interesting. We hung out a lot, but we also still gathered at least one Friday a month to watch movies, spend the night, and make elaborate pancake breakfasts the next morning. It would be embarrassing if the Hipster Hippies or Future Fashionistas at school ever found out about it, so we referred to it simply as “PS.”
Pancakes in various forms have been enjoyed across many cultures and featured in cookbooks from as early as 1430. We were engaging with a diverse culinary tradition.
We walked inside to get the pancakes started. My mom followed us into the kitchen. “Janice never has a boyfriend, and now I really see why,” she called from behind the refrigerator door. “A sour attitude.”
“Thanks, Mom. I call it honesty.”
“Or maybe that sour attitude is only directed at me. I wonder. So, which lucky boys are y’all considering as your Miss Livermush escorts? You know you can confide in me. I just want us all to have some girl talk! Over pancakes!”
My dad, carrying the newspaper, poked his head into the kitchen. Seeing us, he nodded quickly before darting back to the living room — my dad tended to avoid Pancake Saturdays
due to a) his shyness and b) the excessive amount of estrogen. He retreated to the living room, where I could hear my two little brothers cackling over Saturday morning cartoons.
“We’ll be fine without your help on the pancakes, Mom.”
“What about Stephen Shepherd, Janice? He’s such a doll-baby! Such a cute boy, and with good manners!”
Stephen Shepherd had a scattering of long, curling whiskers sprouting randomly all over his chin, and teeth that were always caked with orange crud from cheese puffs. He played Dungeons & Dragons neither ironically nor secretively, and had once (recently) worn a cape to school. This was the type of guy my mom figured I’d like, and this worried me.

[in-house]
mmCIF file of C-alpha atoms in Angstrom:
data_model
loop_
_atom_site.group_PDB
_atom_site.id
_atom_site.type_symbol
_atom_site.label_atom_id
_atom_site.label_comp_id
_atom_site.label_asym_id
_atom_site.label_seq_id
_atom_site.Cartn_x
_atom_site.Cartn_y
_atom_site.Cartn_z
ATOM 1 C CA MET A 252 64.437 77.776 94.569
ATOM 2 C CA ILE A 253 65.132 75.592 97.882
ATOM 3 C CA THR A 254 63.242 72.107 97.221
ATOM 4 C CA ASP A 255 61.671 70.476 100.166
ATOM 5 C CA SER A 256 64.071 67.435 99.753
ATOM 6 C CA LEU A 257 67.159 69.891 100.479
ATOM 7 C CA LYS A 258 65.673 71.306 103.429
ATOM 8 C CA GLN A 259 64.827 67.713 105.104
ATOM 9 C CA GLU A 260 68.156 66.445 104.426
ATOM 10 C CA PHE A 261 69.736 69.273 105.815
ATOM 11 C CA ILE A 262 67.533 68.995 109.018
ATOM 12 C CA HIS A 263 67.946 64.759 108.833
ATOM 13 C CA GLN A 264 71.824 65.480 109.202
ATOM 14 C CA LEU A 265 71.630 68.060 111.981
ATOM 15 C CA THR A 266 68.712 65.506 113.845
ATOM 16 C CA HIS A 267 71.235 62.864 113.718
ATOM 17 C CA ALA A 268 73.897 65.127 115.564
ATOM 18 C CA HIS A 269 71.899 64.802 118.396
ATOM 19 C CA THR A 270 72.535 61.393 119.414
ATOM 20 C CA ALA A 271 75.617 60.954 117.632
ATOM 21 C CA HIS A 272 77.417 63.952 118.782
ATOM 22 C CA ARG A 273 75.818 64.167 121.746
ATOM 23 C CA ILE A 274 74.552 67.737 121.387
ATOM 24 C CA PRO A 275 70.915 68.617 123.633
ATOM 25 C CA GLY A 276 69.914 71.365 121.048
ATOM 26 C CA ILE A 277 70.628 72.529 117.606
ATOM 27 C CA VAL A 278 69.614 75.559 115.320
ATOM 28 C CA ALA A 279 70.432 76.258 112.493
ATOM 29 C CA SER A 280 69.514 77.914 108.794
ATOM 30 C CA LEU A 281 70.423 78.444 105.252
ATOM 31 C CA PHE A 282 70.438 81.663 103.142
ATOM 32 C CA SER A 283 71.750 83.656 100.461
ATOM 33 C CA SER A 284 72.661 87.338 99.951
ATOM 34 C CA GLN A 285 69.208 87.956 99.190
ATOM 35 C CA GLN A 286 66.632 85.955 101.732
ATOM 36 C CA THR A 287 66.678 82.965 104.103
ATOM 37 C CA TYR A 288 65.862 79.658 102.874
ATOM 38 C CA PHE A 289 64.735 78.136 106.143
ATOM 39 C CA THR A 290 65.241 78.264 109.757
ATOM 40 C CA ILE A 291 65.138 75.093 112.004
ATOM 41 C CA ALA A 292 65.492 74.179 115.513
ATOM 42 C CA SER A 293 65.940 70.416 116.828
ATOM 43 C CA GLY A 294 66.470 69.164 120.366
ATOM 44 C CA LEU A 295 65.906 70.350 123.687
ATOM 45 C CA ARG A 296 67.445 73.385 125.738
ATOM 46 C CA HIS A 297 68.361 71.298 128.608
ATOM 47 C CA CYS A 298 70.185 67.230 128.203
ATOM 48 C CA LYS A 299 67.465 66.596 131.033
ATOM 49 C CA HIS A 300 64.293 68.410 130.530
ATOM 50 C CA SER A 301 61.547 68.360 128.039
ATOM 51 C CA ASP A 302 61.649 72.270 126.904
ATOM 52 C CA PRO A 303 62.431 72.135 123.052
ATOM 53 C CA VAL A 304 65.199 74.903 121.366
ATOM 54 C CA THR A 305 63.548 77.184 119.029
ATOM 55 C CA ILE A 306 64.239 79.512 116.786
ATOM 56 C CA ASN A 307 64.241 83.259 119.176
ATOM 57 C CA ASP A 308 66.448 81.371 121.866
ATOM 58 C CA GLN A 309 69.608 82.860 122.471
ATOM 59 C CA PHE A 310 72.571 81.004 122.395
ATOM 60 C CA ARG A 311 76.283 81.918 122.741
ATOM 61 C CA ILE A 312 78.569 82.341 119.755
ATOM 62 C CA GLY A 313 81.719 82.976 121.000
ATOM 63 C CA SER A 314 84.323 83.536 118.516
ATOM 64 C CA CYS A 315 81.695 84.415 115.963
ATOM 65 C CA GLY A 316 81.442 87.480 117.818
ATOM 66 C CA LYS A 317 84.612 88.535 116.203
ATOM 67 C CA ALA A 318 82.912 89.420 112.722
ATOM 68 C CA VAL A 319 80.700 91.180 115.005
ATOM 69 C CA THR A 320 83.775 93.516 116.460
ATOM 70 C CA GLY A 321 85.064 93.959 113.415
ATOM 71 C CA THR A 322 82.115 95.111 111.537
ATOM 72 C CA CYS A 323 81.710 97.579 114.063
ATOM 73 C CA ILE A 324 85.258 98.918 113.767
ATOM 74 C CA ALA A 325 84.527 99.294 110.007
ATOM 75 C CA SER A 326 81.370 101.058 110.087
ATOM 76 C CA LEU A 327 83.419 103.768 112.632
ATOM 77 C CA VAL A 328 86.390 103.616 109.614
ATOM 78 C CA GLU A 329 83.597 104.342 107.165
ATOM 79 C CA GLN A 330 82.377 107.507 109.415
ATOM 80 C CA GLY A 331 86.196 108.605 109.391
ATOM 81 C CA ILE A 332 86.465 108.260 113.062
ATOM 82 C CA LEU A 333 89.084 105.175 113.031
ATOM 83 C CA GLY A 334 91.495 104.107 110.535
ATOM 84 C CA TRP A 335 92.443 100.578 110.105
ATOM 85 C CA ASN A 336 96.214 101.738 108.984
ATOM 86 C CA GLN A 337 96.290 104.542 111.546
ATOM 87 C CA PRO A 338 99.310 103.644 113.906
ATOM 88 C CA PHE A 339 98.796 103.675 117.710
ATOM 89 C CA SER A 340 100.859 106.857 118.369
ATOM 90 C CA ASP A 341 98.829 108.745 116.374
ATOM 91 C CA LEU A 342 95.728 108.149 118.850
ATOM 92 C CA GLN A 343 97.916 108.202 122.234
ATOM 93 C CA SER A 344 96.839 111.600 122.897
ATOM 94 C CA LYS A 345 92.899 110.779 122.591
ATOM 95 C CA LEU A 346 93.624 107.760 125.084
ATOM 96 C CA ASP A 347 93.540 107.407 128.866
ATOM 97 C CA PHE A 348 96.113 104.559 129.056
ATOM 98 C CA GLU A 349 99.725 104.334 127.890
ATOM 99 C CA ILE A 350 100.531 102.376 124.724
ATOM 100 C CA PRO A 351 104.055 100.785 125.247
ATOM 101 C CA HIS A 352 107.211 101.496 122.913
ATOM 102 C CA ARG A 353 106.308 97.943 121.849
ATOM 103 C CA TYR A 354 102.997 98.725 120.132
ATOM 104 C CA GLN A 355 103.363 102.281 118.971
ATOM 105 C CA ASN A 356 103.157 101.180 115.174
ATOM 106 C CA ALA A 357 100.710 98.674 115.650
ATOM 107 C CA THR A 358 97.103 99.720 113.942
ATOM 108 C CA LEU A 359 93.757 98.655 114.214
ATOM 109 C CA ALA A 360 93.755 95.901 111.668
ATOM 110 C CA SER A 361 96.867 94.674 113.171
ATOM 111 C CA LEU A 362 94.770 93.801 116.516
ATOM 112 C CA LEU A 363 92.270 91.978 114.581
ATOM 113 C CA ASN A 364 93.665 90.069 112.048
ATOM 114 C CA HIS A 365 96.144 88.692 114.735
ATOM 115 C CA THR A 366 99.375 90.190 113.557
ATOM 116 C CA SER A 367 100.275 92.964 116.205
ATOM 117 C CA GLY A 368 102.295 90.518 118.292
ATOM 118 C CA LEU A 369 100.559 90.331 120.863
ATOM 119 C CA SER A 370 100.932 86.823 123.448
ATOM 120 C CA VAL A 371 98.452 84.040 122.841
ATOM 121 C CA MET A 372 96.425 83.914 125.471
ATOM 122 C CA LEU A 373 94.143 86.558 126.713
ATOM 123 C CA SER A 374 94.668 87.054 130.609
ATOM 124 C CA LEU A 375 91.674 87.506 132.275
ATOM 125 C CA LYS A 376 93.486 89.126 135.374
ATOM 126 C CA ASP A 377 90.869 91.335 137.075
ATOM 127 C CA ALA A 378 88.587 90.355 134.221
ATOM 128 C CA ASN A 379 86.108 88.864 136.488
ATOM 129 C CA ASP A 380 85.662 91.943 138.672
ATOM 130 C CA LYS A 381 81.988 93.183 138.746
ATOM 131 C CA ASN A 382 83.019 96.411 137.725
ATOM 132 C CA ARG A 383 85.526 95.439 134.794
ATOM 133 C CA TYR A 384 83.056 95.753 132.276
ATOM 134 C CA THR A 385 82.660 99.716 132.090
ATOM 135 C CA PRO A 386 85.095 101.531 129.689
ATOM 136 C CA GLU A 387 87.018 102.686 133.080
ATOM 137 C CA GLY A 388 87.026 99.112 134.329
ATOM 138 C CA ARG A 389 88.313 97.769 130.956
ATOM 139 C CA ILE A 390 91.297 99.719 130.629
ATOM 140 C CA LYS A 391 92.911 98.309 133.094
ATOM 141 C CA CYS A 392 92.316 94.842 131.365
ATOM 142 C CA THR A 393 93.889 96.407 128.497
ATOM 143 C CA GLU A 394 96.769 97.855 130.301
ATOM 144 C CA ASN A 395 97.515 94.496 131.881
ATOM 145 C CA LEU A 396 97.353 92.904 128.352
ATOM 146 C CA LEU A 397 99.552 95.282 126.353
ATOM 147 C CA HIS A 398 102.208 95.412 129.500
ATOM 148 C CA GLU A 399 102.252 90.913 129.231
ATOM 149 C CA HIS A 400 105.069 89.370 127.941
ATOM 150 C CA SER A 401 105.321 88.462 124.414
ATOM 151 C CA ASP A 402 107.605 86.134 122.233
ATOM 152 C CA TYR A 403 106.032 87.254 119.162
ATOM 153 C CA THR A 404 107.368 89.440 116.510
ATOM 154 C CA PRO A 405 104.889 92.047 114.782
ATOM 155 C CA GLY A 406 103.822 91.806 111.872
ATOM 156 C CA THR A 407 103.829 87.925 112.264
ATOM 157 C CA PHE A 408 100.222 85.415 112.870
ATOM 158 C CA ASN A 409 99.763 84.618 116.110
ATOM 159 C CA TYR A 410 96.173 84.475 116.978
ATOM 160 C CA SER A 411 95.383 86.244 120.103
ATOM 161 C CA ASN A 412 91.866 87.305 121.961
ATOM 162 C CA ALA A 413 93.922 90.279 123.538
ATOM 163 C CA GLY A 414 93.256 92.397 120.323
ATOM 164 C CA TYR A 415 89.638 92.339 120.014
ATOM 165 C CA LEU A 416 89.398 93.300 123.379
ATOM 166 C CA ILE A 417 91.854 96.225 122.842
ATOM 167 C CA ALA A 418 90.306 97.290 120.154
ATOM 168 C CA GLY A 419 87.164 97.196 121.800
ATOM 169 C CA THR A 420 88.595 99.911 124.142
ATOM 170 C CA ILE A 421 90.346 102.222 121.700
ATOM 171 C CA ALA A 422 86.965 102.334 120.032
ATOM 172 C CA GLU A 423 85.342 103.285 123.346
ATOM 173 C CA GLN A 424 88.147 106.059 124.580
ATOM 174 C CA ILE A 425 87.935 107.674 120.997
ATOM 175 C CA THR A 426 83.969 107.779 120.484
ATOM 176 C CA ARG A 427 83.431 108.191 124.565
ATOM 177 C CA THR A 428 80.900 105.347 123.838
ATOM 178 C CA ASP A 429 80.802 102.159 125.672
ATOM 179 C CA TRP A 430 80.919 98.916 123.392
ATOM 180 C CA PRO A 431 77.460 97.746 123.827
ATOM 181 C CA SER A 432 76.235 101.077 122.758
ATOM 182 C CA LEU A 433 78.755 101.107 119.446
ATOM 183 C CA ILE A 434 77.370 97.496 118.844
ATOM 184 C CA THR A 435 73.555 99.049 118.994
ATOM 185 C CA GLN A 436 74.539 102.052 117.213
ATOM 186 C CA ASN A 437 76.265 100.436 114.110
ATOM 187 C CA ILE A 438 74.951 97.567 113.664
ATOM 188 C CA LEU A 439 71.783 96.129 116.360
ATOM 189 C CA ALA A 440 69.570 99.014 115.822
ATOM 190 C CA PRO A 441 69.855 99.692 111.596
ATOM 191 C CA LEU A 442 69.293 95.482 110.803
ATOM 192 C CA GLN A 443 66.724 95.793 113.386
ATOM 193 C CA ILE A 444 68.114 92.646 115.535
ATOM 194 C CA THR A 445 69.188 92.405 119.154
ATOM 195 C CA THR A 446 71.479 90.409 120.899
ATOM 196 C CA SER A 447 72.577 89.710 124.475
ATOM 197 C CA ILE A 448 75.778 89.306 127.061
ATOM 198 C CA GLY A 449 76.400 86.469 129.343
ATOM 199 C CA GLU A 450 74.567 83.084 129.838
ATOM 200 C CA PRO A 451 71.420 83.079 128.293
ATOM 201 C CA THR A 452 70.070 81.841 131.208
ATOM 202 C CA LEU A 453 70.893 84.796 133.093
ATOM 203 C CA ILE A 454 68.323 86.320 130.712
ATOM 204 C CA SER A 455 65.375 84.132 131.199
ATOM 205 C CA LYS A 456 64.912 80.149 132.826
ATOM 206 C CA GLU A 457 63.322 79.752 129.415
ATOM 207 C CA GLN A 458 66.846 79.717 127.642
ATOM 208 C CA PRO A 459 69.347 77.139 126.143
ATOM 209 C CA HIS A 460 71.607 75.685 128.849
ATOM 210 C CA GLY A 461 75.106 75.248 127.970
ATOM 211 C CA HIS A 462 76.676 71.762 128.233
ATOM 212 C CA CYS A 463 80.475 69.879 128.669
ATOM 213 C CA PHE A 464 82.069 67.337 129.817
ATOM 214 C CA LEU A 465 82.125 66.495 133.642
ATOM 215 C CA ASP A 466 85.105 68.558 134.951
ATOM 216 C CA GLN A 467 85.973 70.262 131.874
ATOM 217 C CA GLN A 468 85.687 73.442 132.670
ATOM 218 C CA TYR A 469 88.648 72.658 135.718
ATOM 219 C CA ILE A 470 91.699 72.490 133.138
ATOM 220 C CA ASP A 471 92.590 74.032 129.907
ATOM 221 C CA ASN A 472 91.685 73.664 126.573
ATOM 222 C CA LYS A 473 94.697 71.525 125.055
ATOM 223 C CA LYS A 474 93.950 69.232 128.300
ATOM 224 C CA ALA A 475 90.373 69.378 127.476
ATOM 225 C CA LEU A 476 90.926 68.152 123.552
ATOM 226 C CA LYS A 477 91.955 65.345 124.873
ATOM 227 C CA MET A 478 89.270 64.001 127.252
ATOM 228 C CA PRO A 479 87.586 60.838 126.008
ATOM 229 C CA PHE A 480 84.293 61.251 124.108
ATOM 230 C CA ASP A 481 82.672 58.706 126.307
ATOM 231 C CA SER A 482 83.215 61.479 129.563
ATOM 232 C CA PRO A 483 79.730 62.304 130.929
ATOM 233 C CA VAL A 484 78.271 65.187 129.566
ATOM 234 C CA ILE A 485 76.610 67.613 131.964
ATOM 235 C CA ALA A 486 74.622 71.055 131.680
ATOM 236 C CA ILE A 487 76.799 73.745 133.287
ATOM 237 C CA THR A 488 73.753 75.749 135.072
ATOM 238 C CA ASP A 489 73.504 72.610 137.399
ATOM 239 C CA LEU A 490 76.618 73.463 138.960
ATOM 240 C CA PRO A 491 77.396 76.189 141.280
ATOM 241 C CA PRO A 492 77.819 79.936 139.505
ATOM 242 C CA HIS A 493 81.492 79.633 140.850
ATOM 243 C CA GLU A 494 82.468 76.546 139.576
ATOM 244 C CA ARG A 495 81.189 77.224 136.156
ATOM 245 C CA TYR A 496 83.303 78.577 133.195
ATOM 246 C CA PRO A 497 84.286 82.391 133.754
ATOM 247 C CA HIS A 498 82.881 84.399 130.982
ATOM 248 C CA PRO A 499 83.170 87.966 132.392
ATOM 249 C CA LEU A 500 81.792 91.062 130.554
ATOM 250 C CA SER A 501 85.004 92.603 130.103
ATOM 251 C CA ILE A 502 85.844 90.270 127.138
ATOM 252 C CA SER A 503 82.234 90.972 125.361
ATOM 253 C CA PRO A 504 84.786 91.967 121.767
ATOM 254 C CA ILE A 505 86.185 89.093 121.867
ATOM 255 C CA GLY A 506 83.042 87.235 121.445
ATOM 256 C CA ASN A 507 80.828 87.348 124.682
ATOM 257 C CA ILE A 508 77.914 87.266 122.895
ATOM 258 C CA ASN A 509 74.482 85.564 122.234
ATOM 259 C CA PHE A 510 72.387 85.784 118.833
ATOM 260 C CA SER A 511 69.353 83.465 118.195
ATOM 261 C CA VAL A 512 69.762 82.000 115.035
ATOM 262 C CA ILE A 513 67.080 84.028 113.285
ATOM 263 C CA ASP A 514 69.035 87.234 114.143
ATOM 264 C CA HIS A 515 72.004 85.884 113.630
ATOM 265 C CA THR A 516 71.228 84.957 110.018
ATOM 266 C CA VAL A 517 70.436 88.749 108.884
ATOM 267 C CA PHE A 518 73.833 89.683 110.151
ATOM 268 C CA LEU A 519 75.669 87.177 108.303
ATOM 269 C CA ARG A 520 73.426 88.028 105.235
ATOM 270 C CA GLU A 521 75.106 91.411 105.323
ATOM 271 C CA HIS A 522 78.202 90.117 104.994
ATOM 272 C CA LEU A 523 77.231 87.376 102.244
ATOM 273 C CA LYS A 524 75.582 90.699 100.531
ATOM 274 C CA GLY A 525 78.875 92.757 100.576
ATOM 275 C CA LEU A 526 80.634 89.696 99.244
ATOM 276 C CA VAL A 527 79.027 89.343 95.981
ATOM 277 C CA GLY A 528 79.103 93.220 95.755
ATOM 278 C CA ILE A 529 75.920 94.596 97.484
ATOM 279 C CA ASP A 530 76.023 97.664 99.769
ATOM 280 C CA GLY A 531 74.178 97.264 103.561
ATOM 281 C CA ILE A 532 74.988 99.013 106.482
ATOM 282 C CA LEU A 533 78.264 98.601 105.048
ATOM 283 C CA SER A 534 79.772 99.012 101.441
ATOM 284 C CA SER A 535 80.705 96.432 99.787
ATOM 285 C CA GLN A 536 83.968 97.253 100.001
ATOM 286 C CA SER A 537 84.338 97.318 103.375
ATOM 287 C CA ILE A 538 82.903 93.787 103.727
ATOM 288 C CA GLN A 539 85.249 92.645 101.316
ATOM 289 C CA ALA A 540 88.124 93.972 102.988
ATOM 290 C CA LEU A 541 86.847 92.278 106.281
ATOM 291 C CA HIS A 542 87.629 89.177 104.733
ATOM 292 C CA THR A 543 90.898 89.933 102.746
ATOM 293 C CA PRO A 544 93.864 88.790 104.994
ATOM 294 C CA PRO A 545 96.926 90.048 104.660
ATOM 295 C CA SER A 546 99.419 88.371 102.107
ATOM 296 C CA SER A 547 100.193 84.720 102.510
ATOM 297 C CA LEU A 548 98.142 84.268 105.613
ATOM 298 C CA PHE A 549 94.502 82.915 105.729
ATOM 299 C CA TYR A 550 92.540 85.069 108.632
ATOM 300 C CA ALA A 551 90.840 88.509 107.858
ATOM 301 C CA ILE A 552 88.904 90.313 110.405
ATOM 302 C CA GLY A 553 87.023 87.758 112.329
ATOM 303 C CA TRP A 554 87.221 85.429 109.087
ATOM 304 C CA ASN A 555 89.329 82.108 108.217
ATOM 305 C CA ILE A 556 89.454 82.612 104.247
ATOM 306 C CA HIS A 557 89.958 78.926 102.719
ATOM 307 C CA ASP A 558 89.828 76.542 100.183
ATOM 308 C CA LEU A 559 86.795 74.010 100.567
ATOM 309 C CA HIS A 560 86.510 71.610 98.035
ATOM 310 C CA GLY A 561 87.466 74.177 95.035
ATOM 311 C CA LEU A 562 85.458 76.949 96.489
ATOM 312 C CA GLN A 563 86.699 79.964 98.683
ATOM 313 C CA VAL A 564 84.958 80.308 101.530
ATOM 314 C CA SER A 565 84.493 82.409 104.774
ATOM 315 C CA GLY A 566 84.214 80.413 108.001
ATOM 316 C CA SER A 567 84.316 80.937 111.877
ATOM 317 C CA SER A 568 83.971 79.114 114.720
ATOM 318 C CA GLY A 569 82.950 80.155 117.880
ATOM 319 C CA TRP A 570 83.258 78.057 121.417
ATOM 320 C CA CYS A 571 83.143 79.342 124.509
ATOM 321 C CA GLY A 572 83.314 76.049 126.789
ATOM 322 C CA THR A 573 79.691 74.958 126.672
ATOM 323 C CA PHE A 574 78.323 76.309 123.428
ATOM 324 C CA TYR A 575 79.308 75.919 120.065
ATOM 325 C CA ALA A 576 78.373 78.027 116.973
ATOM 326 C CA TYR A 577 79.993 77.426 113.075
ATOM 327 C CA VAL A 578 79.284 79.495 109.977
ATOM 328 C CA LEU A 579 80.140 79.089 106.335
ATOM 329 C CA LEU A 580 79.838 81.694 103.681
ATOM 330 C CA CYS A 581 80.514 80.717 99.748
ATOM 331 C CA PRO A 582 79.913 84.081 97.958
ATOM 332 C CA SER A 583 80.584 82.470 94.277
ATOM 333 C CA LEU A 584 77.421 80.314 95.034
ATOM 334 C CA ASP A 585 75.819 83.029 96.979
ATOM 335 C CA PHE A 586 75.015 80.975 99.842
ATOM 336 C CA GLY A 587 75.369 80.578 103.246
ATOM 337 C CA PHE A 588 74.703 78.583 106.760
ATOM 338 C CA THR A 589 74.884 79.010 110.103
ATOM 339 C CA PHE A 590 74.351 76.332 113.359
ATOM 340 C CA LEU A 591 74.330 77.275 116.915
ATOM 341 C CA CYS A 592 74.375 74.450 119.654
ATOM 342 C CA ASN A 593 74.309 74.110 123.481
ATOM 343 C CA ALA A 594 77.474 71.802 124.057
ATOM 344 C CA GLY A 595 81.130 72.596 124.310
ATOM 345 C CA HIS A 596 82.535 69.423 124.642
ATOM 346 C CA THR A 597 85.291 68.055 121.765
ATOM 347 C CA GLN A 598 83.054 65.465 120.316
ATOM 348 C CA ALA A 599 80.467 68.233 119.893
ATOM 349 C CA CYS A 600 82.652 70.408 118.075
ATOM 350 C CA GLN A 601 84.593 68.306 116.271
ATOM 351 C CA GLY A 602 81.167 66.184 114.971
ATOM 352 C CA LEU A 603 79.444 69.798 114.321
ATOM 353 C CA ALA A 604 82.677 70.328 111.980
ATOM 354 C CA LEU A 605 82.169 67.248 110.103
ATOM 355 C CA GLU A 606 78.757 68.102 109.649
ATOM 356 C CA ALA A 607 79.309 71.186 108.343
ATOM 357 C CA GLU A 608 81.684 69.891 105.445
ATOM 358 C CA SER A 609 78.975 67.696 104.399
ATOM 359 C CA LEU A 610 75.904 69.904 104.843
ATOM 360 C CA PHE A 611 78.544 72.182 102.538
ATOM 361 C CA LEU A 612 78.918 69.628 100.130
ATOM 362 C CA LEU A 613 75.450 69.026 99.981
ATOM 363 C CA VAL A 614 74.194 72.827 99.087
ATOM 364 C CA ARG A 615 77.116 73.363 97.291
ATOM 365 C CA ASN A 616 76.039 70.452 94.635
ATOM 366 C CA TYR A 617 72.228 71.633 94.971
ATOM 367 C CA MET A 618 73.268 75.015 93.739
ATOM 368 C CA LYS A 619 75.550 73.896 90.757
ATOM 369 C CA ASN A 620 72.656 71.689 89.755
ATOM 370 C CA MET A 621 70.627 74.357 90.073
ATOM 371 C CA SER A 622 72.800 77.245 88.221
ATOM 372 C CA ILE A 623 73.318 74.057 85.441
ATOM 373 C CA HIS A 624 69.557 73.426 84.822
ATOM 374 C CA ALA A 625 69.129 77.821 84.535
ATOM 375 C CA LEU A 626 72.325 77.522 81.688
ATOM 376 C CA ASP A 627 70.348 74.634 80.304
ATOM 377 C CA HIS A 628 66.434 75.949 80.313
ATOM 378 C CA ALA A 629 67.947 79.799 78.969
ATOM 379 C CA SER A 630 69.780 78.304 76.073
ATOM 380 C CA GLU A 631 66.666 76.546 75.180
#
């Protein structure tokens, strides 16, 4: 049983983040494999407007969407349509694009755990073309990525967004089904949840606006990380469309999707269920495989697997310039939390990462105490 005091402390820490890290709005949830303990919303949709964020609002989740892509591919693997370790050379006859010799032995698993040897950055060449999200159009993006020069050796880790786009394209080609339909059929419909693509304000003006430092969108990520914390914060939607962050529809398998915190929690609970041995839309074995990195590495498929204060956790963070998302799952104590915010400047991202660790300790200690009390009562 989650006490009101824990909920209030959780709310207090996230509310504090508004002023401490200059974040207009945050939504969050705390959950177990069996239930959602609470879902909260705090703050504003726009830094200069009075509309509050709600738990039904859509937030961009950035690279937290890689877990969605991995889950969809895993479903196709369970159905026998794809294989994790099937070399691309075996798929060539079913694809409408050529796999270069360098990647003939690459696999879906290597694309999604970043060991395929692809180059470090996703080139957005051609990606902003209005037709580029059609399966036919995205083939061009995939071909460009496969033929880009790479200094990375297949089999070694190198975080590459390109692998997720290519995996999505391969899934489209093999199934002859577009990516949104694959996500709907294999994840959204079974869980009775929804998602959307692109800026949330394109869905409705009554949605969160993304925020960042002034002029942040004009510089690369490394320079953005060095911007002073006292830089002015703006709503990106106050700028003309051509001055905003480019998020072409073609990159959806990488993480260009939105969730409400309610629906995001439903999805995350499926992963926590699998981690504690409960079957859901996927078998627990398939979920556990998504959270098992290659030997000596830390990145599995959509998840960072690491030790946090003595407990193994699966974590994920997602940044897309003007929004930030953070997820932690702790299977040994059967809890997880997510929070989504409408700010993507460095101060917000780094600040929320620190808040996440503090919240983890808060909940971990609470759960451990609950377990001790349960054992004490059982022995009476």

The guys — okay, the
— I actually liked was brooding, aloof, and handsome, and he didn’t know my name. Or of my existence. This also worried me.
“Mom, I’ve already told you: I don’t need an escort because I do
plan to participate in Miss Livermush. Really! Please stop bringing it up!” I said.
Margo poured pancake flour, added an egg and some milk, and began to stir. “Well, it could be fun. We’ve been watching the pageant since we were little girls,” she said, stirring the pancake batter rhythmically, “and since we’re juniors, this is our
chance at Miss Livermush. It’s kind of a milestone. Like being a
princess or something for one evening. Or like going back in time — being Scarlett O’Hara.”
“Scarlett O’Hara ended up miserable, remember?”
and kept stirring.
“She was Machiavellian. Cutthroat. And she wore curtains,” I added.
“Lots of romance and great parties,” Margo countered. “Lots of misfortune.”
“Janice, you won’t end up miserable, and you won’t have to wear curtains either,” Margo said. “It’ll be fun if we do it together! And we don’t need dates or escorts or whatever for the dance. We can just go with each other.”
“You could win the pageant, you know,” I said to Margo. And she could. She was beautiful and talented and, best of all, did not actually care about things like winning Miss Livermush — which somehow made her seem all the more deserving. “I’ll root for you. I’ll cheer really loud on the sidelines and take notes whenever the other girls mess up. Then, just in case the judges make a mistake, I’ll have proof you were the best.”